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Opinion
The following is presented as part of The Columbian’s Opinion content, which offers a point of view in order to provoke thought and debate of civic issues. Opinions represent the viewpoint of the author. Unsigned editorials represent the consensus opinion of The Columbian’s editorial board, which operates independently of the news department.
 

Other Papers Say: Solutions needed, not studies

By Yakima Herald-Republic
Published: May 21, 2023, 6:03am

The following editorial originally appeared in the Yakima Herald-Republic:

The late Ronald Reagan uttered one of his best-remembered quotes during a White House news conference nearly 40 years ago:

“The nine most terrifying words in the English language,” the former president said, “are, ‘I’m from the government, and I’m here to help.’ ”

That was in 1986, and the federal Environmental Protection Agency, the state Department of Ecology and local health officials were probably monitoring the Yakima Valley’s air and water even then.

Reagan, of course, was in the vanguard of early efforts to strip funding and power from agencies that were established to protect Americans’ health and our natural environment. He believed that government tended to be so inefficient that it generally caused more harm than good — so perhaps he’d be pleased to see the progress his conservative descendants have made in defanging agencies like the EPA.

And no doubt the 40th president would be saying “I told you so” if he could’ve sat in on a recent EPA community roundtable discussion at Yakima Valley College. During the talk, which included representatives of the Department of Ecology and the county Department of Health, federal officials announced they’re ramping up efforts to test local air and groundwater.

EPA Region 10 Administrator Casey Sixkiller’s news didn’t exactly win over folks like Ron Sell from the environmental group Friends of Toppenish Creek.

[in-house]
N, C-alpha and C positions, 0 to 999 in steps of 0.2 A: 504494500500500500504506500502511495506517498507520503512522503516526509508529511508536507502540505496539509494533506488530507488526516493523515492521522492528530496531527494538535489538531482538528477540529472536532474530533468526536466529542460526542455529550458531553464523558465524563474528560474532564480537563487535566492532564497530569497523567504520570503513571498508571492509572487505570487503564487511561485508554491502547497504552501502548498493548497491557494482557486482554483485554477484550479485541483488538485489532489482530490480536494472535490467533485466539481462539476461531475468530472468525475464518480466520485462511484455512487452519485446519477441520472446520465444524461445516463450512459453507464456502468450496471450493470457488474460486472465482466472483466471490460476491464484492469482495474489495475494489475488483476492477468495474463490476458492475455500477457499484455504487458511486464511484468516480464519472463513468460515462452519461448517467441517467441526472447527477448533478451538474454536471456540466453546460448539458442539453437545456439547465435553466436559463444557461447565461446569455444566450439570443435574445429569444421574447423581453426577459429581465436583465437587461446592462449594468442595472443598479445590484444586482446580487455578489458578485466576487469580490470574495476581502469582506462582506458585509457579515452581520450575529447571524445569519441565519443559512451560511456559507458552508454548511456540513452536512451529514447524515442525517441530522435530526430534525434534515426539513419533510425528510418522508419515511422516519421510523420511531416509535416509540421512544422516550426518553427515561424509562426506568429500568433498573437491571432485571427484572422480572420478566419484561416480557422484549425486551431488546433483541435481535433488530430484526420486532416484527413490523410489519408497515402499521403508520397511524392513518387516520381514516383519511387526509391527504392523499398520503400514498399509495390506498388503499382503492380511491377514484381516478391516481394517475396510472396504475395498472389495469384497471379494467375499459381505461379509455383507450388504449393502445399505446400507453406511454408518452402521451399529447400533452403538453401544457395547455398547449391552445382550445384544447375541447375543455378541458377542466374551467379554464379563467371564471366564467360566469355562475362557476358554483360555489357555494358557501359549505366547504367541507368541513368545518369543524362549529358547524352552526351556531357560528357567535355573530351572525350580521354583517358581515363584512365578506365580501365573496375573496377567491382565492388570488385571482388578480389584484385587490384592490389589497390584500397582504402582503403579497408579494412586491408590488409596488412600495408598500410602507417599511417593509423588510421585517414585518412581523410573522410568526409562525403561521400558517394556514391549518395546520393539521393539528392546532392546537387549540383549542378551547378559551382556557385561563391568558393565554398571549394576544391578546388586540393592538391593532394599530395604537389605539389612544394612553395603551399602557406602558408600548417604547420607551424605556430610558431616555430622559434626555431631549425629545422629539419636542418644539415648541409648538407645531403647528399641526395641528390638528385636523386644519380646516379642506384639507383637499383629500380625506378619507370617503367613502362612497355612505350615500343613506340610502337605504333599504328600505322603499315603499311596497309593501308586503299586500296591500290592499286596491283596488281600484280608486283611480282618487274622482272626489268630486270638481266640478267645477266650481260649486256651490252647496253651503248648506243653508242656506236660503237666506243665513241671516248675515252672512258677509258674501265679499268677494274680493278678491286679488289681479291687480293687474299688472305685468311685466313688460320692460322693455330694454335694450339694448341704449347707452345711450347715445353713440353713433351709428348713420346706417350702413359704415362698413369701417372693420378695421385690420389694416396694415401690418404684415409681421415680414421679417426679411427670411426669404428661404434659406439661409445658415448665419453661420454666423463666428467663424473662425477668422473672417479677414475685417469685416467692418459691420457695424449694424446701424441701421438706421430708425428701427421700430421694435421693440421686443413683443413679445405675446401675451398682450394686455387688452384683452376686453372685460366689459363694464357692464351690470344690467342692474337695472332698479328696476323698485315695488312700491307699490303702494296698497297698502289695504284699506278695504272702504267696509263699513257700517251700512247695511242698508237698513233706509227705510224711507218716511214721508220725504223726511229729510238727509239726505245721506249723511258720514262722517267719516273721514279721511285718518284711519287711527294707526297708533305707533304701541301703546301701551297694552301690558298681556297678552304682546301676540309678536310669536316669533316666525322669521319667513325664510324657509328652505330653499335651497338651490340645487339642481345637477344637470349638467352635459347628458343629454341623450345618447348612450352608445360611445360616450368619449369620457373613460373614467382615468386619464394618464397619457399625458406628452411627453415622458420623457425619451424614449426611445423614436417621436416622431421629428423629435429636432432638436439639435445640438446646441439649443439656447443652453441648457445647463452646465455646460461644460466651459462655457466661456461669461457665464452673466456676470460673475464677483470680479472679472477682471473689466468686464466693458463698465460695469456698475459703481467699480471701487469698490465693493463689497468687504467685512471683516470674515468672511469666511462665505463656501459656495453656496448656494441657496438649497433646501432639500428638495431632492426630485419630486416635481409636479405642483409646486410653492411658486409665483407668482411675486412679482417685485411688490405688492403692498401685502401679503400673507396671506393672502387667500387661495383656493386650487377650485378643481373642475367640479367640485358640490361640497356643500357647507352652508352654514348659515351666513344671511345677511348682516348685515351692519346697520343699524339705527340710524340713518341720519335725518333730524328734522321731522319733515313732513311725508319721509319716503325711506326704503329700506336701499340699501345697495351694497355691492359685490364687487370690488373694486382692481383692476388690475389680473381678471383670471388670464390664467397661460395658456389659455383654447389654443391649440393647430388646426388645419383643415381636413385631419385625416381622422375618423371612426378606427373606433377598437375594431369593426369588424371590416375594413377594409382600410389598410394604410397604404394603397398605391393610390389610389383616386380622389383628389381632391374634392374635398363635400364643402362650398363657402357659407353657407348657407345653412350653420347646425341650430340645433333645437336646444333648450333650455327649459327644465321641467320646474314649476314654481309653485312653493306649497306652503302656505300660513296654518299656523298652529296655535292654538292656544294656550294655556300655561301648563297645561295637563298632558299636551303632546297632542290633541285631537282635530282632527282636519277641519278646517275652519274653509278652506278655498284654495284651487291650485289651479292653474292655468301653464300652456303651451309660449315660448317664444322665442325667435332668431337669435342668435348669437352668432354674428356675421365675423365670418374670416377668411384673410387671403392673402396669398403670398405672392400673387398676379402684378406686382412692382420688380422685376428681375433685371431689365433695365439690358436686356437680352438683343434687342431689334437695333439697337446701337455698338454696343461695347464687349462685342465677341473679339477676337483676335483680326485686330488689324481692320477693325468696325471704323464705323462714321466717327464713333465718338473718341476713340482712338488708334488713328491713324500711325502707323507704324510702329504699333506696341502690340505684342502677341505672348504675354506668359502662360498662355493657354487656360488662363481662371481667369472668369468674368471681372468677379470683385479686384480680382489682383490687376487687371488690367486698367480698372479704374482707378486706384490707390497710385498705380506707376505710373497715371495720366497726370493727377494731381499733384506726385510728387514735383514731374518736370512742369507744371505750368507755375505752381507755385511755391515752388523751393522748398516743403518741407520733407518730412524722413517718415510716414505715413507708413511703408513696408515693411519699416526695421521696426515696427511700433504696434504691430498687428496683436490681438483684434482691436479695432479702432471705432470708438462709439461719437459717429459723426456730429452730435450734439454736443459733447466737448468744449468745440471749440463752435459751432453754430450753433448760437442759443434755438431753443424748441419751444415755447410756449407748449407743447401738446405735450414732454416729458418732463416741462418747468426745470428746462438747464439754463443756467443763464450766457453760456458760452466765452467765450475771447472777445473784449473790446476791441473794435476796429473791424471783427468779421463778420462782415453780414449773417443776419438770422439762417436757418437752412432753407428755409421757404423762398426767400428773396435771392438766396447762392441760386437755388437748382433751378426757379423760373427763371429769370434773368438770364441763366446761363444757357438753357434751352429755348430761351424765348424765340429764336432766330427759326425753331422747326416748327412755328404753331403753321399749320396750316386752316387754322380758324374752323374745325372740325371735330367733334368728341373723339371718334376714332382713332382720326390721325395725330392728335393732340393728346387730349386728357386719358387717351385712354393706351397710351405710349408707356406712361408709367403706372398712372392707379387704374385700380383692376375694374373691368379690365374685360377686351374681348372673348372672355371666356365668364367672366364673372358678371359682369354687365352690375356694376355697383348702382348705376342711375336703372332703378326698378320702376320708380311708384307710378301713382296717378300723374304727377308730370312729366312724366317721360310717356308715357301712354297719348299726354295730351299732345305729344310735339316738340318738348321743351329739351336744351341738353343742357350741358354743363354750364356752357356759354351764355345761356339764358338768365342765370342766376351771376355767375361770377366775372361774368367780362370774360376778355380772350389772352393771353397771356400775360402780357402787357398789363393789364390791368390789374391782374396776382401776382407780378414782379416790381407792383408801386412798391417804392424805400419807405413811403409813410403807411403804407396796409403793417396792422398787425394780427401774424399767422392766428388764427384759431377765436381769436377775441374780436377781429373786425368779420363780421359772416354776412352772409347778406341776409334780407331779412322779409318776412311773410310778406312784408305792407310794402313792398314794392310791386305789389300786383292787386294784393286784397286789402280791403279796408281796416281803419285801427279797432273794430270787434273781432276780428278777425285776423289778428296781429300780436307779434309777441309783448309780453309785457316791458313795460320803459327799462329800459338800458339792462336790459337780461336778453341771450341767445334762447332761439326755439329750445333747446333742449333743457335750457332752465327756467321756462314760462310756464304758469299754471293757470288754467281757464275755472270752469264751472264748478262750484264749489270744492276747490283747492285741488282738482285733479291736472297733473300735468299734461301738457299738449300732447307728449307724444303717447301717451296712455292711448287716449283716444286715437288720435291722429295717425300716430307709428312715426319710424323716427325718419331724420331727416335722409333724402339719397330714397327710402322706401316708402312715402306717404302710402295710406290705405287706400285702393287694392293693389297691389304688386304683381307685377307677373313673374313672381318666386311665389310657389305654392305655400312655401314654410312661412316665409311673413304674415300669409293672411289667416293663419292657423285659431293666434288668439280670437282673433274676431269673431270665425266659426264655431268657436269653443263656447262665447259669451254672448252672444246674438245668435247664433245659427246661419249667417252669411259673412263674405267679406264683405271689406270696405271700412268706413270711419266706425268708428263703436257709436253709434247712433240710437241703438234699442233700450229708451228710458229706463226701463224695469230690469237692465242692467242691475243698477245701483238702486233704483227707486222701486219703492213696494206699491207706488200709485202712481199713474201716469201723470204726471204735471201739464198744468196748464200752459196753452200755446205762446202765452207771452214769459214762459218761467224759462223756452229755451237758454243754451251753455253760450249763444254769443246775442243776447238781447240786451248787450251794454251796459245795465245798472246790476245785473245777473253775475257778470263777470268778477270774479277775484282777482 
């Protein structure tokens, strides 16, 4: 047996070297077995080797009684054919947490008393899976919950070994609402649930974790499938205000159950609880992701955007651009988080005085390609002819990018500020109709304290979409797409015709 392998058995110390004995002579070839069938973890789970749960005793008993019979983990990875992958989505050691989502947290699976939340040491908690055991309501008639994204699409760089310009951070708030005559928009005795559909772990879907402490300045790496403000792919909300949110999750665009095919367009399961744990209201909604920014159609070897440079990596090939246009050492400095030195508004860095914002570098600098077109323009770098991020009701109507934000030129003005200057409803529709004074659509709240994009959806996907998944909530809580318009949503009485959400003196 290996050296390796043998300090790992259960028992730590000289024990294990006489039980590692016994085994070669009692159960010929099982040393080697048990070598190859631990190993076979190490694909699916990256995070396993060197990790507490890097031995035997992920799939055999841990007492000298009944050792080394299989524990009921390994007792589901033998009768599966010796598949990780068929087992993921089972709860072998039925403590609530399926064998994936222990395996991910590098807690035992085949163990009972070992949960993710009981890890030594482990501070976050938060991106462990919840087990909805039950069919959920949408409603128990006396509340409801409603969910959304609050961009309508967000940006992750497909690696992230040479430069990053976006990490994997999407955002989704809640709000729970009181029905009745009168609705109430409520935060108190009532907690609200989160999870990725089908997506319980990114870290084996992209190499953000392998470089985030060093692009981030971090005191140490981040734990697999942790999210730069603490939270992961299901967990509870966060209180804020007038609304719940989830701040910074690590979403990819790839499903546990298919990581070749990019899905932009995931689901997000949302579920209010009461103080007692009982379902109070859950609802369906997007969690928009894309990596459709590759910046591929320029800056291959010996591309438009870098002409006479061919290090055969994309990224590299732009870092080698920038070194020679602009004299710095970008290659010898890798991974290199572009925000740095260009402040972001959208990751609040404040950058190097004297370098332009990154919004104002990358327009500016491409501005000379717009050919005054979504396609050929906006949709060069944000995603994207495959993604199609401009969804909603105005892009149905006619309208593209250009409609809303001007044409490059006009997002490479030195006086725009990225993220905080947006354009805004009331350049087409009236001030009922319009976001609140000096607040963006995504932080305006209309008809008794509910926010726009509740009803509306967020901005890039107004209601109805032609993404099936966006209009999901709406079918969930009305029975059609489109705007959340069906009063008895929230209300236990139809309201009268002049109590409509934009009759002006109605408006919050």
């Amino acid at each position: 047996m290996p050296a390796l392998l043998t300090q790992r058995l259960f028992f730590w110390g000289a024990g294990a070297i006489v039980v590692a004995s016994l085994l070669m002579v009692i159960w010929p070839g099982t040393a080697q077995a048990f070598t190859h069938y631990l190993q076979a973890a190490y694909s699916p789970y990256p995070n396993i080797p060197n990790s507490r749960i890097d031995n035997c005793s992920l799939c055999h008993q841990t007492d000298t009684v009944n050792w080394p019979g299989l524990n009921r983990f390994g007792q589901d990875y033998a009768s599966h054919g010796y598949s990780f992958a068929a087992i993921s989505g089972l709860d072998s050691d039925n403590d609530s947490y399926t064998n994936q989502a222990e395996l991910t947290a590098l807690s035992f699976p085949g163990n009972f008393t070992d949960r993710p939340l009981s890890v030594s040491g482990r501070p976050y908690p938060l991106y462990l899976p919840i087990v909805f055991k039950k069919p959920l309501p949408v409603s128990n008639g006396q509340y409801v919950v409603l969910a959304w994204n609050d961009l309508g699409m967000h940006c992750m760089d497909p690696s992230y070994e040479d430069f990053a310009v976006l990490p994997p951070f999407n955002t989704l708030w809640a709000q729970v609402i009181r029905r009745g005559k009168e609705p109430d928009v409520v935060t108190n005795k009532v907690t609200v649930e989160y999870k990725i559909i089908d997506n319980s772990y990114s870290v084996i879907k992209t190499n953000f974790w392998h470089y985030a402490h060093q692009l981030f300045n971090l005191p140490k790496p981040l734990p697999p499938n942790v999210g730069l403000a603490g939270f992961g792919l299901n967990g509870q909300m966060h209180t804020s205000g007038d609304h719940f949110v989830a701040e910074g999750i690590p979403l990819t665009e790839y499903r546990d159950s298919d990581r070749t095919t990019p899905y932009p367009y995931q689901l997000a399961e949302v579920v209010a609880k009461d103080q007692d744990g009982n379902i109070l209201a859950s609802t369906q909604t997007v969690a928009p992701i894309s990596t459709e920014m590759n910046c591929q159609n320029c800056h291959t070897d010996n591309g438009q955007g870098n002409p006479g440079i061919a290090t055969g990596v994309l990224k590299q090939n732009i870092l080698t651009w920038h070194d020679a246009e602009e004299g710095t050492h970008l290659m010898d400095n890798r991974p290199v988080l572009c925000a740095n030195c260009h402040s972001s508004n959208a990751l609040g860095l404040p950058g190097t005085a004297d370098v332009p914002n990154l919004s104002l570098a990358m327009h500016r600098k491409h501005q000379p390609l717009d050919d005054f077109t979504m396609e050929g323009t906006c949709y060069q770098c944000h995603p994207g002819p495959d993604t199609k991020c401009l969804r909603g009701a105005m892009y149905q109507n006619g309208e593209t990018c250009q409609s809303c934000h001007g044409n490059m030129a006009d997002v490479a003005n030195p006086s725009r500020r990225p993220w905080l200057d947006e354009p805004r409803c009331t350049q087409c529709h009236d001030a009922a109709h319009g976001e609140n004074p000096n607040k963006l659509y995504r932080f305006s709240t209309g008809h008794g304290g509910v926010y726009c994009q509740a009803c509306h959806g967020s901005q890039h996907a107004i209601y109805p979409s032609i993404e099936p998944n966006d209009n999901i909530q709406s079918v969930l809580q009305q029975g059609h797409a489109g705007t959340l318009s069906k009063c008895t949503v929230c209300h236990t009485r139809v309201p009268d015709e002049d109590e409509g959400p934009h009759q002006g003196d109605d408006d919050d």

“We’re running tests, we’re testing wells,” Sell said. “But nothing ever happens.”

Sell’s organization is particularly concerned with nitrates in the Lower Valley dirt. Nitrates occur naturally in soil, but heavy long-term use of fertilizers — including cow manure — can significantly raise nitrate levels in groundwater.

Nitrates are a valid health concern, and it’s critical that agencies like the EPA and Ecology gather data on their presence. The Yakima Health District, which is already providing bottled drinking water to 46 Lower Valley homes, has been surveying 500 Lower Valley residents about their awareness of nitrates.

But the frustrations of groups like Friends of Toppenish Creek are also valid.

The EPA, Ecology and the health district have been trying to figure out where all those nitrates are coming from since at least 2010. It’s understandable that the EPA’s announcement of its plans to step up testing is met with eye-rolls. What kind of evidence will it take to nudge federal, state or local officials into doing something to address the actual problems?

As Sixkiller and other officials hinted during the YVC talk, some of the lack of action can be attributed to seesawing priorities that hinge on who’s running the federal government from election to election. Maybe years of attempts to defang agencies like the EPA has taken a long-term toll.

At some point, though, even Ronald Reagan would be calling for some serious solutions, rather than more studies.

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